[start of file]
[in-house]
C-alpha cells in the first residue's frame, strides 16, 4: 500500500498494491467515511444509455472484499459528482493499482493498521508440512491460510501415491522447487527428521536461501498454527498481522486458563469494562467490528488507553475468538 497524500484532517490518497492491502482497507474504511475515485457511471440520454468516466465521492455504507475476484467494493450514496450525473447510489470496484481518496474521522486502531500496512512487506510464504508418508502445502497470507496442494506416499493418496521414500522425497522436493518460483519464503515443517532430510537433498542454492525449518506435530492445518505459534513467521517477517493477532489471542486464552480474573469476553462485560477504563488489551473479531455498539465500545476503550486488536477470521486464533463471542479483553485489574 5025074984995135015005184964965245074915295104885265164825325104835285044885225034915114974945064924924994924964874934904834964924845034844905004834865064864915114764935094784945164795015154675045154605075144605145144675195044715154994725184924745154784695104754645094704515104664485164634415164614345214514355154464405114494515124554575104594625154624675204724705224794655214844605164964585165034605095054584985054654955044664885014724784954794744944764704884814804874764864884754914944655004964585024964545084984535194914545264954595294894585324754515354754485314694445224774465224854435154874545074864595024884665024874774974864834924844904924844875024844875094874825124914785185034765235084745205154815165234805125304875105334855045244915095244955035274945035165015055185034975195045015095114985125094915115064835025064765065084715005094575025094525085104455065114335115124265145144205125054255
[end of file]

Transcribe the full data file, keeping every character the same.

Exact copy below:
[in-house]
C-alpha cells in the first residue's frame, strides 16, 4: 500500500498494491467515511444509455472484499459528482493499482493498521508440512491460510501415491522447487527428521536461501498454527498481522486458563469494562467490528488507553475468538 497524500484532517490518497492491502482497507474504511475515485457511471440520454468516466465521492455504507475476484467494493450514496450525473447510489470496484481518496474521522486502531500496512512487506510464504508418508502445502497470507496442494506416499493418496521414500522425497522436493518460483519464503515443517532430510537433498542454492525449518506435530492445518505459534513467521517477517493477532489471542486464552480474573469476553462485560477504563488489551473479531455498539465500545476503550486488536477470521486464533463471542479483553485489574 5025074984995135015005184964965245074915295104885265164825325104835285044885225034915114974945064924924994924964874934904834964924845034844905004834865064864915114764935094784945164795015154675045154605075144605145144675195044715154994725184924745154784695104754645094704515104664485164634415164614345214514355154464405114494515124554575104594625154624675204724705224794655214844605164964585165034605095054584985054654955044664885014724784954794744944764704884814804874764864884754914944655004964585024964545084984535194914545264954595294894585324754515354754485314694445224774465224854435154874545074864595024884665024874774974864834924844904924844875024844875094874825124914785185034765235084745205154815165234805125304875105334855045244915095244955035274945035165015055185034975195045015095114985125094915115064835025064765065084715005094575025094525085104455065114335115124265145144205125054255